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If you have recently started following along with my projects, it may very well be because you saw my loft guest room on my Instagram page. This was, by far, our biggest project to date, and yes, I realize that I continually say that. But that, my friends, is because my projects just seem to keep getting bigger and bigger. But this one, guys. We may never do a project bigger than this one. Although, I guess I should never say never.
The first thing I had to do was paint the walls in here. Does anyone remember what this room used to look like? I don't have any white walls in my house, but I've gotta say, since I painted the walls in here, I kind of want them everywhere... swoon. The contrast of the white with the color of the loft bed (Behr Sculptor Clay: double swoon) genuinely makes me happy.
Once the walls were painted, we were ready to start building, and the first thing we did was attach frame pieces to the wall. We chose to use 2x6 boards for this part. A lot of loft bed tutorials will recommend 2x4s, and they will likely be perfectly stable, but because we had such a long loft (18 feet, to be exact), we wanted to take extra precautions that anyone snoozing on the top wouldn't come crashing to the floor. Hence, our choice of 2x6s for the perimeter of the frame. We screwed the 2x6s into the studs behind our wall with 3 1/2 inch lag screws along the back and side walls. We chose to position the frame pieces 5 feet off the ground. We have 8 ft ceilings, so this allowed for us to have about 30 inches of clearance on top of the mattress. Many loft beds call for a minimum of 36 inches of clearance. In our case, we knew that we wanted a queen platform bed underneath the loft (which we assumed adults would be sleeping on), so we prioritized adults' heads over kids'. Sorry, kiddos.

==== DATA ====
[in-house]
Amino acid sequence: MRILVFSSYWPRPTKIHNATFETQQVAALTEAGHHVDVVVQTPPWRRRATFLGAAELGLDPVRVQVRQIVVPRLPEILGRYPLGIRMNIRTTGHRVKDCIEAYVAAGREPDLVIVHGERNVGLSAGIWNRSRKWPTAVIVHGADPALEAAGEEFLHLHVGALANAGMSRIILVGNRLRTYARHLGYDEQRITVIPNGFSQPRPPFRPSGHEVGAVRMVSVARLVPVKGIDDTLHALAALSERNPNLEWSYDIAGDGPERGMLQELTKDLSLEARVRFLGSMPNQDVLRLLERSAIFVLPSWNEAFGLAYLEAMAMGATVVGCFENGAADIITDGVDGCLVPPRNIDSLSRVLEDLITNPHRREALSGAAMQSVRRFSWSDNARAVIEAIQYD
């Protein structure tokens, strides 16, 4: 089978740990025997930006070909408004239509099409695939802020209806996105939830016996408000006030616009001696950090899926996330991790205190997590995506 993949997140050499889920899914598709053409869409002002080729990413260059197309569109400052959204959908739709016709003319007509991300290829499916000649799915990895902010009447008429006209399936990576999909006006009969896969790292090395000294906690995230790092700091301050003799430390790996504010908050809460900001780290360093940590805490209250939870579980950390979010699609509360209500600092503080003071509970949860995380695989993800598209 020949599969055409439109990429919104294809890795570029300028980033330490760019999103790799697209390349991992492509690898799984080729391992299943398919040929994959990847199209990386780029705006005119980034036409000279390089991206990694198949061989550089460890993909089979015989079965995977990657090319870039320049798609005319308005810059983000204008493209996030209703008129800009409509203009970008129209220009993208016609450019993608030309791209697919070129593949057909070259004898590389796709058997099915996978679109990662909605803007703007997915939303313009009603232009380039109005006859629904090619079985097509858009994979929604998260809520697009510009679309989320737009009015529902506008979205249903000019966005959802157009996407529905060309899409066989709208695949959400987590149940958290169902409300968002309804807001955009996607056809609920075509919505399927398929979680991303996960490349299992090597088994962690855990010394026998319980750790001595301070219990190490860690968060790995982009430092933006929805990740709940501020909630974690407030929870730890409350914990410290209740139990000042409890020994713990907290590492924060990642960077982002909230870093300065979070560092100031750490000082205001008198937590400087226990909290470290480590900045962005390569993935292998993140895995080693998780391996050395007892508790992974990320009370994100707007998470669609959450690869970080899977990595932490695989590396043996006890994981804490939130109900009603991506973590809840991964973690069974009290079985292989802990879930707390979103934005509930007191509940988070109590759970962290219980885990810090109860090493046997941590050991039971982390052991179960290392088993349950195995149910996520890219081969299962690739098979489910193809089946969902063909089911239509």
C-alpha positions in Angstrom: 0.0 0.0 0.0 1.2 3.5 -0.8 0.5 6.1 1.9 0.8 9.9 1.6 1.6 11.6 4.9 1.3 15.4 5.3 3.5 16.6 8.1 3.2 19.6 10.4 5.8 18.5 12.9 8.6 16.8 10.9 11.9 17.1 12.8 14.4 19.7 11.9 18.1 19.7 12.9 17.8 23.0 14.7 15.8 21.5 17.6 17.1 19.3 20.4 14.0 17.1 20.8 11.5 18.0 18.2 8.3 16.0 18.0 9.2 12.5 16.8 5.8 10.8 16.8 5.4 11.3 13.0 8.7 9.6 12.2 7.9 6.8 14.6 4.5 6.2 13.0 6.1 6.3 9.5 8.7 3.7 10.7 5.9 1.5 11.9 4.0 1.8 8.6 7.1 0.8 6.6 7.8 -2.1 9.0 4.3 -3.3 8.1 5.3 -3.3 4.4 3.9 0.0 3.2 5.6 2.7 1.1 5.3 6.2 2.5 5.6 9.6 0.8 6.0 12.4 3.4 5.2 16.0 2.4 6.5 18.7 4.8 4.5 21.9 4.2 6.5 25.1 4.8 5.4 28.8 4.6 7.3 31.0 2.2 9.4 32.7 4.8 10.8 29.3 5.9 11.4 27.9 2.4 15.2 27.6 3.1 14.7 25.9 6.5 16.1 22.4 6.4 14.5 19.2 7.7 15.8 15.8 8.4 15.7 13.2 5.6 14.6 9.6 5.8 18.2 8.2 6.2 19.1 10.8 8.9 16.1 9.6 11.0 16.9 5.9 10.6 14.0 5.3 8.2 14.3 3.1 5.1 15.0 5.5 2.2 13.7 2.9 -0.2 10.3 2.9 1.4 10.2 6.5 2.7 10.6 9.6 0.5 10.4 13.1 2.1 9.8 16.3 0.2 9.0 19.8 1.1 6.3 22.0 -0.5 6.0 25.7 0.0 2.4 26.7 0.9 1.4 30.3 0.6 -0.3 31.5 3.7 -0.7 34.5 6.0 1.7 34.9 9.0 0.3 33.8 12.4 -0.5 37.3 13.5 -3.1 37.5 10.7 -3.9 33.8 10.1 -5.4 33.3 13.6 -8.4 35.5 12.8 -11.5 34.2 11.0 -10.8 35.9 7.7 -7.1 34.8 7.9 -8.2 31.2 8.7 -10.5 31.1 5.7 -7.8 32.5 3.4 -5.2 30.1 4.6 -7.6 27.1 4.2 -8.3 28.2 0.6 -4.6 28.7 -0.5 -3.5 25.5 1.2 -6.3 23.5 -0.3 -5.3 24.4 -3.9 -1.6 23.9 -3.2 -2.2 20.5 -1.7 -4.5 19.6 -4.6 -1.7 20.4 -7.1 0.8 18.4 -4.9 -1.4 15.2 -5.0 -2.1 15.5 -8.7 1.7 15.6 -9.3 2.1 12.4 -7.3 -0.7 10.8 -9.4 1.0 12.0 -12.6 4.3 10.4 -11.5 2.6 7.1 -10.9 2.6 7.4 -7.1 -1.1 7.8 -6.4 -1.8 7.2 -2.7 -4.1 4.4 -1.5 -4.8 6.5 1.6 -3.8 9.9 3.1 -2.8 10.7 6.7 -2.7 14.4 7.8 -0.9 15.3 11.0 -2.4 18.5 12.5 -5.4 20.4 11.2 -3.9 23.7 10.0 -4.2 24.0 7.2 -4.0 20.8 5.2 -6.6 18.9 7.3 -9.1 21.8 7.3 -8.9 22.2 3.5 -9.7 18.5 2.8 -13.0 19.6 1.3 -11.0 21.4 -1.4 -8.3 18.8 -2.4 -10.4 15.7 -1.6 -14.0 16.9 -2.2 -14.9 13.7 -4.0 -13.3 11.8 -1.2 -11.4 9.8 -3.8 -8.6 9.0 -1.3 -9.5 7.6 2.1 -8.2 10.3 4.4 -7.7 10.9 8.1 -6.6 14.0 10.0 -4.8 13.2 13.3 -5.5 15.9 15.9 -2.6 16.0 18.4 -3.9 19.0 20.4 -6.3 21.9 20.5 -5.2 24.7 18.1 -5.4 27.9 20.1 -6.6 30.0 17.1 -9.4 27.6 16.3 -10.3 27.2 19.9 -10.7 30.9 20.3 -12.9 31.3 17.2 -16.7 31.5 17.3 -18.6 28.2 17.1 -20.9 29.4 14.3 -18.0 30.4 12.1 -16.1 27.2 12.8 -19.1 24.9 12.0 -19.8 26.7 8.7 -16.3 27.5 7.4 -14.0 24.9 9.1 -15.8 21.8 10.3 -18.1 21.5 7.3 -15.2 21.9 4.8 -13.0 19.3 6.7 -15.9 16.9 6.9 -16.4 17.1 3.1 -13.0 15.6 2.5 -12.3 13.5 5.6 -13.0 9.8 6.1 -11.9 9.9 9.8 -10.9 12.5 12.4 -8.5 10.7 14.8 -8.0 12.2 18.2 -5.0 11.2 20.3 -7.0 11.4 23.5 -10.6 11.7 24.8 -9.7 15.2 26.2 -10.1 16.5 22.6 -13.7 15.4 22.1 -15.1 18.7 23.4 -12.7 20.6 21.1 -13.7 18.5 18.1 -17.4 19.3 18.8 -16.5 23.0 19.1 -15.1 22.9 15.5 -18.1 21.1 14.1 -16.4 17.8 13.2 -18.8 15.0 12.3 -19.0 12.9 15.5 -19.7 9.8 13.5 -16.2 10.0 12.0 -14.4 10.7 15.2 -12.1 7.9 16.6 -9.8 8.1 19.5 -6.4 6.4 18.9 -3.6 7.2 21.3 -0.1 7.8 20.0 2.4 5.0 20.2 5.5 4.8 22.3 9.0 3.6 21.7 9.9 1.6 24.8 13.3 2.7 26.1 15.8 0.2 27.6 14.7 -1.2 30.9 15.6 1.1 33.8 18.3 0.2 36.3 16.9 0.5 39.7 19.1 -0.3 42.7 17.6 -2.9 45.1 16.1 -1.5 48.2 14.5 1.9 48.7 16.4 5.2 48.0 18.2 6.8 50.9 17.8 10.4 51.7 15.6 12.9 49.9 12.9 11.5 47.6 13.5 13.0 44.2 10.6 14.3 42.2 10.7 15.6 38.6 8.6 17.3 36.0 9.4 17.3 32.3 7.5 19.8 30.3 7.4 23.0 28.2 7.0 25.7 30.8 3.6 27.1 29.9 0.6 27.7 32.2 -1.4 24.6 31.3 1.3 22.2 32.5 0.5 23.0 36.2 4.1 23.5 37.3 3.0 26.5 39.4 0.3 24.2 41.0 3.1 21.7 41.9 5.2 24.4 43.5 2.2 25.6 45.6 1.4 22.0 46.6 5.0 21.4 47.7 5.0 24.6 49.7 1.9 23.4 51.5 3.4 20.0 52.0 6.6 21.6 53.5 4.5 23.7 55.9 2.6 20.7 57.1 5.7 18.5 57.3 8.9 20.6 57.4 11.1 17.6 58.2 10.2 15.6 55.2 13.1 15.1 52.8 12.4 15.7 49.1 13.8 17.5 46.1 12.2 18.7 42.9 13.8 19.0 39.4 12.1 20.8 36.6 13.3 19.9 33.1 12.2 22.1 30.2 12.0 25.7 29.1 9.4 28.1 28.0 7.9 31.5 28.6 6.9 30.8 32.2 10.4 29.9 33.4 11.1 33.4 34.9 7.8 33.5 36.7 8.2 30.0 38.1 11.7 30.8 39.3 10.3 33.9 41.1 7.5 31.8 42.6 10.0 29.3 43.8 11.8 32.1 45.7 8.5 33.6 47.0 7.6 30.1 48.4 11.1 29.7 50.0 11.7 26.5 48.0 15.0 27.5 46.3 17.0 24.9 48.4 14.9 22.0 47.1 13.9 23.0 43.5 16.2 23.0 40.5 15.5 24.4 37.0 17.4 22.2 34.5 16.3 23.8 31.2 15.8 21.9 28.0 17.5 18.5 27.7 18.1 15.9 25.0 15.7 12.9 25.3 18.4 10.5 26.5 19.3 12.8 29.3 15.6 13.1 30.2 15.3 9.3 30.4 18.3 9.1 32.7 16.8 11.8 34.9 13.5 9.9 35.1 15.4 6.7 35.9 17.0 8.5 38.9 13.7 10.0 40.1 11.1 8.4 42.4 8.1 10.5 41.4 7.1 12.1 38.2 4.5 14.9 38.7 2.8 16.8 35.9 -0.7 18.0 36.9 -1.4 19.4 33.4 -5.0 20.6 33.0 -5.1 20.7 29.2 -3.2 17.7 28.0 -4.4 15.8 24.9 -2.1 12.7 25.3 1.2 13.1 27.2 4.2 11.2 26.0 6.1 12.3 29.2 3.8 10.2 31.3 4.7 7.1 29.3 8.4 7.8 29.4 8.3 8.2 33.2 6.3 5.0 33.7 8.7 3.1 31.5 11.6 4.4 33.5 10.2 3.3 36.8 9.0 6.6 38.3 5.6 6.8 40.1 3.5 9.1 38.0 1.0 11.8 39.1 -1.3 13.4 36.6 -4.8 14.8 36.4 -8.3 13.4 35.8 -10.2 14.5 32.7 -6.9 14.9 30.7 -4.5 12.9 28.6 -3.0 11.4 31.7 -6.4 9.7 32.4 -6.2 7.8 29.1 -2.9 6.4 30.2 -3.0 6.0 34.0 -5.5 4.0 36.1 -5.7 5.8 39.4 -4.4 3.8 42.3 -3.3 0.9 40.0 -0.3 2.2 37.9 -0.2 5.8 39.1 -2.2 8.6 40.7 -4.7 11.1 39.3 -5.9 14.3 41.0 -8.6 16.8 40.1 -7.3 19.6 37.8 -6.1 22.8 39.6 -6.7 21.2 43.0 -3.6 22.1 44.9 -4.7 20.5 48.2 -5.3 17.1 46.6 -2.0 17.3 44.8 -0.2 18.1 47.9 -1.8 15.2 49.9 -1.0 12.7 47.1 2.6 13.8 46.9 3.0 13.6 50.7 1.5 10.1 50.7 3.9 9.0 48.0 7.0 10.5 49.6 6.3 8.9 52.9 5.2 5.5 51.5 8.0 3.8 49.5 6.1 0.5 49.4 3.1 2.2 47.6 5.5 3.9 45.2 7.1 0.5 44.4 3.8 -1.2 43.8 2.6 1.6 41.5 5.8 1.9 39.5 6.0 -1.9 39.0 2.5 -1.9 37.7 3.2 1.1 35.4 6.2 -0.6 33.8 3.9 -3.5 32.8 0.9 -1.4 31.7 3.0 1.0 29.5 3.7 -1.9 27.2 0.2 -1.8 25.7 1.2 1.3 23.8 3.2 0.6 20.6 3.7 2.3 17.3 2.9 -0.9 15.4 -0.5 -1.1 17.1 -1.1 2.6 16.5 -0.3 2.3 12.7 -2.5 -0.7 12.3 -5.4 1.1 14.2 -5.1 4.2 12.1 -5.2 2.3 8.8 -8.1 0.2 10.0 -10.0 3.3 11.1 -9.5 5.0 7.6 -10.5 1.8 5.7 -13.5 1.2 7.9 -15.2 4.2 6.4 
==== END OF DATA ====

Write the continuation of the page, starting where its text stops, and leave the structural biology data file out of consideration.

After the wall-side frame pieces were up, we attached deck braces to them to hold 2x4s as crossbeams between the 2x6 frame pieces. The spacing on the 2x4s can vary, but for us, we chose to space them about 20 inches apart. The deck braces/crossbeams were an element of our design that probably aren't completely necessary, but again: we were building a very large loft, and we wanted to make double, no TRIPLE sure that it was structurally sound. And the deck braces provide that extra strength. We also spray painted these bronze which ended up being a really neat design element. My husband had the idea of staining the 2x4 cross beams to look like ceiling beams, and we paired that with a bead board on the underside of the beds to give it a modern-farmhouse-ceiling-like vibe. The bead board was glued to 3/8 inch plywood and screwed into the 2x4 crossbeams from the top. As far as the length of the 2x4s (and the depth of the loft bed), we made our loft about an inch wider than the mattress we chose. I wanted a snug fit and as much room as possible in the rest of the room, but this is obviously personal preference. Cute, right?
Alright, back to how we built this guy.